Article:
The Congo Ends Experiment With Madagascar’s COVID-19 ‘Elixir’ After Claiming Its Efficacy Is ‘Limited’

an african man waits with a coronavirus mask
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The Republic of the Congo has decided to end the “experiment” of using an elixir from Madagascar that had previously been hailed as a potion that could cure the novel coronavirus.

According to Africa News, though Congo had originally imported massive quantities of the potential remedy — called COVID-Organics — it has decided to stop using the concoction after studies showed that it had limited success in curing those infected with the illness.

“The committee had to temporarily stop this experiment,” stated Professor Alexis Elira Dokekias, who serves as a member of the Committee of Experts for the National Coordination for the Management of the Congo/Brazzaville Coronavirus Pandemic and is widely considered the person who is controlling the COVID-19 management in the country.

“Unfortunately, with COVID-Organics, there are patients who did not respond to the treatment. These are patients for whom the viral load control was positive at the end. But this will be proven with scientific evidence, because what I am reporting to you is only preliminary,” Dokekias added.

The central African nation was one of many on the continent that had originally expressed their interest in treating the virus with a natural and African-based remedy after the president of Madagascar had touted its success.

“This herbal tea gives results in seven days,” stated President Andry Rajoelina earlier this spring, adding that the treatment had been responsible for curing two patients, as was previously reported by The Inquisitr.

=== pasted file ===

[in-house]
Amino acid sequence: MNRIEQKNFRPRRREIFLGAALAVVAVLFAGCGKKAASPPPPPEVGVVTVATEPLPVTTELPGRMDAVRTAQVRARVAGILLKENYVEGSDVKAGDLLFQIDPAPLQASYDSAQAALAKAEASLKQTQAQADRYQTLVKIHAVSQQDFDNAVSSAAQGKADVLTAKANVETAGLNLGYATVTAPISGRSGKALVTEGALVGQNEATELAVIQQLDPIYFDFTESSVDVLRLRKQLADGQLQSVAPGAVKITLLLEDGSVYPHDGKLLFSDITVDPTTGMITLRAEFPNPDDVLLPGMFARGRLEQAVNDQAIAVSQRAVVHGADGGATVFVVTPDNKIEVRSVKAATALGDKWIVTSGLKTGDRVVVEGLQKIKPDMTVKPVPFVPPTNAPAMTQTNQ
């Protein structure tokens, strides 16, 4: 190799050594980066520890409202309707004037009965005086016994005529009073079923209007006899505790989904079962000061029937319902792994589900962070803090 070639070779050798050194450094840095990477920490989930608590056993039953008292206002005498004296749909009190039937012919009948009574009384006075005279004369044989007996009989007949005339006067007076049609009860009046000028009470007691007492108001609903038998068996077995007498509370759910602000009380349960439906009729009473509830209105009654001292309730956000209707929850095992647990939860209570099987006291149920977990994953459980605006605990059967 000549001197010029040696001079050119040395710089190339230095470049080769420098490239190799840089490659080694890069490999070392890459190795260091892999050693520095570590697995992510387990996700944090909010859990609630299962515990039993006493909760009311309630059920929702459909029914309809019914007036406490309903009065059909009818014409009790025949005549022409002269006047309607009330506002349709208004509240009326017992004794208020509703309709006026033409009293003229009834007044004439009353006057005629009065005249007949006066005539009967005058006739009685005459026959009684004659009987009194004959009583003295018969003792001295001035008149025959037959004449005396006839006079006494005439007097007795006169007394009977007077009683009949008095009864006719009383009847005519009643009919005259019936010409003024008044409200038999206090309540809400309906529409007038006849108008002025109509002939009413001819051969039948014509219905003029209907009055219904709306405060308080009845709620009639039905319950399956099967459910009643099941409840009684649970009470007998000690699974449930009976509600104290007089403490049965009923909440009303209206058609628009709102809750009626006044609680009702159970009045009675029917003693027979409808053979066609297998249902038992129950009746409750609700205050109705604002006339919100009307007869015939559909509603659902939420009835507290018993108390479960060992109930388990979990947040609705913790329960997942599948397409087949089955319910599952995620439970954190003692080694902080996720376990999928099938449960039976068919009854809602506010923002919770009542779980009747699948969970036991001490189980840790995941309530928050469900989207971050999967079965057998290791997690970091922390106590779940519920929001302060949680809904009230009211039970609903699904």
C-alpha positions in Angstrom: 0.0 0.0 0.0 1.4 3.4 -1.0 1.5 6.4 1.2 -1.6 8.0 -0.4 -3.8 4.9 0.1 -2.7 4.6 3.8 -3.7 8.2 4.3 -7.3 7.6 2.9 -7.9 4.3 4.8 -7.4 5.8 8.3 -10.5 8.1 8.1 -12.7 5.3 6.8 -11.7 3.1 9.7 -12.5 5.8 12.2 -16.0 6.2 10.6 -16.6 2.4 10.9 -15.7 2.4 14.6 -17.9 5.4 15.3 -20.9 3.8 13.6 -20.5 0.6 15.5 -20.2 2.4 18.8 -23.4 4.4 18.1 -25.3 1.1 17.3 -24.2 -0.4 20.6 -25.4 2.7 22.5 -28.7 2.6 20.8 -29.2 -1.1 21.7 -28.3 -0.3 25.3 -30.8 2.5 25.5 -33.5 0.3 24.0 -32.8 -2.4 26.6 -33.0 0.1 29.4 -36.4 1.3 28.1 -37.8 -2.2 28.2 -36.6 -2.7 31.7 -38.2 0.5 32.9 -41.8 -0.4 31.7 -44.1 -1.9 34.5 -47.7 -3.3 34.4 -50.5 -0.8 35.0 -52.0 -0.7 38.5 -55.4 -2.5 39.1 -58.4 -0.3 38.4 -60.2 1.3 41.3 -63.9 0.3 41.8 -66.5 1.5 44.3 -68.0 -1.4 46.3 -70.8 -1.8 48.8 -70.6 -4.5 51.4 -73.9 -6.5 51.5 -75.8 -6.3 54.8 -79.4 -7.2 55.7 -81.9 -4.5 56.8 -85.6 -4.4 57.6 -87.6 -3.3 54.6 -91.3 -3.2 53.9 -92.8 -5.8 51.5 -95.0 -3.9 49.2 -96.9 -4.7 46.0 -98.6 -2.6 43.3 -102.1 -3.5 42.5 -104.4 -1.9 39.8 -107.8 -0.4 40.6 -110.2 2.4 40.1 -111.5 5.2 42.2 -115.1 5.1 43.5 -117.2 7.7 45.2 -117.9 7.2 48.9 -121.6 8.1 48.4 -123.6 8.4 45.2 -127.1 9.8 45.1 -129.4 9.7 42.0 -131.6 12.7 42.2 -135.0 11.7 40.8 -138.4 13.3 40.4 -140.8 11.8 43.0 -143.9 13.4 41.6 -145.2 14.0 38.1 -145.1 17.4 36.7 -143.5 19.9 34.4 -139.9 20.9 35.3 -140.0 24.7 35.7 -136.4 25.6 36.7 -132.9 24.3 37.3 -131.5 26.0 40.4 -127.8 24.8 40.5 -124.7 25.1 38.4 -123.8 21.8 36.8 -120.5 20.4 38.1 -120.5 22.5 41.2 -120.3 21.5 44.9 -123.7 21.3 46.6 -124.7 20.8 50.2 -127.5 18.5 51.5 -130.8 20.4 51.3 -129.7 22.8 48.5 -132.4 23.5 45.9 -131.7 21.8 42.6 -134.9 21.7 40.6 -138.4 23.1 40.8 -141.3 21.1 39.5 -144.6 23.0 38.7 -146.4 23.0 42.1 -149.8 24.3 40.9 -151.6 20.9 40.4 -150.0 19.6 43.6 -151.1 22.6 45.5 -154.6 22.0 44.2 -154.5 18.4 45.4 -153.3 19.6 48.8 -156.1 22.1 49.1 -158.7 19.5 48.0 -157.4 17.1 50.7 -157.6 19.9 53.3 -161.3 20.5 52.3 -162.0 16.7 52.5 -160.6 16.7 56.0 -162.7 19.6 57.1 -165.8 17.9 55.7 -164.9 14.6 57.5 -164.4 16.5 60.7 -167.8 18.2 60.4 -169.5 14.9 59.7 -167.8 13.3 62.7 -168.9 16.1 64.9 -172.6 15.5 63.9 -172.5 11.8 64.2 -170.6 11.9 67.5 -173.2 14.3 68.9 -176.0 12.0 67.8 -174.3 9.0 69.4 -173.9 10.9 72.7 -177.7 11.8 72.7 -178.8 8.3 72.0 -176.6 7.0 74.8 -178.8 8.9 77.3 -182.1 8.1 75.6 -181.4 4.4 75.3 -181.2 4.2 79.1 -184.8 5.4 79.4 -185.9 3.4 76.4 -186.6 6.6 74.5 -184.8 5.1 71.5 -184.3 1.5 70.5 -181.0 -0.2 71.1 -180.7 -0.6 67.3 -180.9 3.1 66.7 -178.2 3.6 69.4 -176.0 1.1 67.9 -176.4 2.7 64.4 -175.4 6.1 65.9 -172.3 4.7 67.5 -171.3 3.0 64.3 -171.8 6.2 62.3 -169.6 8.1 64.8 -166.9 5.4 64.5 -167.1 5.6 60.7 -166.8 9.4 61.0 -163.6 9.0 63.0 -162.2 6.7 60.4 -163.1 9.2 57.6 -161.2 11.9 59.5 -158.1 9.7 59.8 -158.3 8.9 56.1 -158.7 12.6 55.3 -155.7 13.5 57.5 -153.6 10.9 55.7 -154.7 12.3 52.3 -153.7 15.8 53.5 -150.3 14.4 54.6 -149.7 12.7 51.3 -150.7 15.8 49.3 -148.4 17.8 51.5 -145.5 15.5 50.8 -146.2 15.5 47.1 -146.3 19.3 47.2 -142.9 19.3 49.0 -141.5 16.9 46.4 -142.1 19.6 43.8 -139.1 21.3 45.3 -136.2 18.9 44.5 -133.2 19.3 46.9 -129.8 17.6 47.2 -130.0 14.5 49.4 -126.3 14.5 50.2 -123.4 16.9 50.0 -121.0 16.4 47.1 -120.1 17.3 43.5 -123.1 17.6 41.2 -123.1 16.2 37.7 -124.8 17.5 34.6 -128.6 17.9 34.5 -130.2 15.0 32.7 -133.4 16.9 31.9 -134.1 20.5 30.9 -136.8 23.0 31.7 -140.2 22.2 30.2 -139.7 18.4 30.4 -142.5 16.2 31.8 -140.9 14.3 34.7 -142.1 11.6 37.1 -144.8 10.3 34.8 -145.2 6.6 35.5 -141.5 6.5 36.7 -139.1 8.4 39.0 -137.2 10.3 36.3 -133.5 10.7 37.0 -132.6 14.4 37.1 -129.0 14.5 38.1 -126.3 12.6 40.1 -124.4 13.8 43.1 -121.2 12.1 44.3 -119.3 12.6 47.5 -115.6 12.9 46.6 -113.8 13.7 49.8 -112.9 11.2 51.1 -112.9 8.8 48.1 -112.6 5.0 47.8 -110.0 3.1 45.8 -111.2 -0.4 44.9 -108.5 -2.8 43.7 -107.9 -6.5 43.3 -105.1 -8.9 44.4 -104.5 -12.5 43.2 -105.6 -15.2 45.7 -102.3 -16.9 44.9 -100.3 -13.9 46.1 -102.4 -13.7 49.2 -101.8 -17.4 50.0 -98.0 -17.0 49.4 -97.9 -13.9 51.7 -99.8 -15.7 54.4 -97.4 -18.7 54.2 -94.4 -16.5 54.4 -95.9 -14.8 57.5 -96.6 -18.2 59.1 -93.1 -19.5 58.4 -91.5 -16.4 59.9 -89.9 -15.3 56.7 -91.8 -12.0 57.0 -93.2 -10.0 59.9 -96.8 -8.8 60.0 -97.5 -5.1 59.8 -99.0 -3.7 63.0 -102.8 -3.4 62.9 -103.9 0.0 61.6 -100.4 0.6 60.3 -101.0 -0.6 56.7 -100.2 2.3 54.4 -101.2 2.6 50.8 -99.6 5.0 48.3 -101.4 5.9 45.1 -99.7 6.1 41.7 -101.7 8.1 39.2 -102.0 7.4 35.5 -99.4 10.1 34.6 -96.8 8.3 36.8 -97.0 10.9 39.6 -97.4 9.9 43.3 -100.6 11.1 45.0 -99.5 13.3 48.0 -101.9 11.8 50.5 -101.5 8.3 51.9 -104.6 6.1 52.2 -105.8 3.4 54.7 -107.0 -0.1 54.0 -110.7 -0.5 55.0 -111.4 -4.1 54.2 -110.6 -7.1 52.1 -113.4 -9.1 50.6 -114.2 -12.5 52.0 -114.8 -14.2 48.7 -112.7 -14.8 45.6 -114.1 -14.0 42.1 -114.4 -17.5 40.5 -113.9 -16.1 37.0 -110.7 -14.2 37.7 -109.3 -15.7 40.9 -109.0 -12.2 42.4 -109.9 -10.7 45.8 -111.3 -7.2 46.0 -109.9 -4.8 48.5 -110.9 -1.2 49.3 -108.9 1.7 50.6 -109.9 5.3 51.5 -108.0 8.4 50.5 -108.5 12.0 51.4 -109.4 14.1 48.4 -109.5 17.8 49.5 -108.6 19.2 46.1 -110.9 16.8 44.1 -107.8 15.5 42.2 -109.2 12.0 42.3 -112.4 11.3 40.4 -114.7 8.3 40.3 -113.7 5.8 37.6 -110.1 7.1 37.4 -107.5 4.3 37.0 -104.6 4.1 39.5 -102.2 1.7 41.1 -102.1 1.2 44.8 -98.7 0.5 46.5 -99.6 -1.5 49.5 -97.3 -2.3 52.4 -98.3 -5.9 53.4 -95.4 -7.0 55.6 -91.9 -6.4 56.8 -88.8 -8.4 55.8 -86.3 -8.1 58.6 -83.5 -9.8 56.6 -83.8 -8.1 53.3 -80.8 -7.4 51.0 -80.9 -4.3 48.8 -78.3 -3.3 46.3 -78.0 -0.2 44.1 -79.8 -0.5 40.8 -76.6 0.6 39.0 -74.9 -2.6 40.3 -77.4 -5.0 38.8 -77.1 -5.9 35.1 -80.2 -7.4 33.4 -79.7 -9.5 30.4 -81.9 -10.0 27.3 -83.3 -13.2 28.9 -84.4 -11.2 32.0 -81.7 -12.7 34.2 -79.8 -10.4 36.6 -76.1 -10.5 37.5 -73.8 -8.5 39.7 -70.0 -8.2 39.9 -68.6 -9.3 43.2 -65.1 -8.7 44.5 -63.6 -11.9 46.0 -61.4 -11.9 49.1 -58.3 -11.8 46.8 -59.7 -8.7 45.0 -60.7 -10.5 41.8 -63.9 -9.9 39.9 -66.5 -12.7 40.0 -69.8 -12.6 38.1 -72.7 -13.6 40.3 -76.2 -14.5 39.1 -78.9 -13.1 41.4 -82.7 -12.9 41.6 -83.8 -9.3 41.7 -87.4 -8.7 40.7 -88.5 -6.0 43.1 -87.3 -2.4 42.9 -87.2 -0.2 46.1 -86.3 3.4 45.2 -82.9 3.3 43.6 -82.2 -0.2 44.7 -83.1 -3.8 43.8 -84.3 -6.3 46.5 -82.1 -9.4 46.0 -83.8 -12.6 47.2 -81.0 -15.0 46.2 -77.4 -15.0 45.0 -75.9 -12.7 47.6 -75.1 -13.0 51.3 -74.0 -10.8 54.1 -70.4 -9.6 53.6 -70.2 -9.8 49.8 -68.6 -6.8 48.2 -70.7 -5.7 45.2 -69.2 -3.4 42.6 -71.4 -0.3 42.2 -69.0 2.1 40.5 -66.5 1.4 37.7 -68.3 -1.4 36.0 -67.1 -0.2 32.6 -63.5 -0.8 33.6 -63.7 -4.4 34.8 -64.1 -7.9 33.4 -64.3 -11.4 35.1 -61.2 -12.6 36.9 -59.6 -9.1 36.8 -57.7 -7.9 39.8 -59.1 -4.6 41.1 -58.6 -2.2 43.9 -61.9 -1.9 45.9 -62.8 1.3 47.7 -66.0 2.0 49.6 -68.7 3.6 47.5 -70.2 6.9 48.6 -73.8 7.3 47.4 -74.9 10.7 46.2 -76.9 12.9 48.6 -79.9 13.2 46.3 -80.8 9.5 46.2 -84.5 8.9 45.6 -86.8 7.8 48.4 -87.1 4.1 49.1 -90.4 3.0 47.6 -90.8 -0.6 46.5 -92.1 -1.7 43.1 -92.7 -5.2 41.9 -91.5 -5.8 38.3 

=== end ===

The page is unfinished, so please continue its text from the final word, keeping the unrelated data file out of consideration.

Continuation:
Those behind the elixir claimed that it worked because of its main ingredient of wormwood, which is an antiviral agent. However, the drink had never been properly tested in a lab, and the World Health Organization warned against its use due to its “unproven” claims.

An African-American scientist looks at a coronavirus specimen
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Even now, some health figures in Congo still insist that COVID-Organics has promise. For example, Sorel Eta, an ethnologist who has been working with the Akas Indigenous people for over two decades, has maintained his belief that the wormwood plant, also known as artemisia, could potentially be invaluable in the fight against the disease and deserves to undergo further tests.

However, despite originally finding widespread popularity in Africa, the remedy has fallen out of favor in recent weeks. According to Al Jazeera, the drink was besieged with particularly bad PR after two prominent politicians in Madagascar recently died from COVID-19, despite consistently drinking the product. In addition, cases are spiking in the island nation and the capital city remains on lockdown.

The Republic of the Congo currently has 2,358 positive cases of COVID-19 in addition to 48 deaths.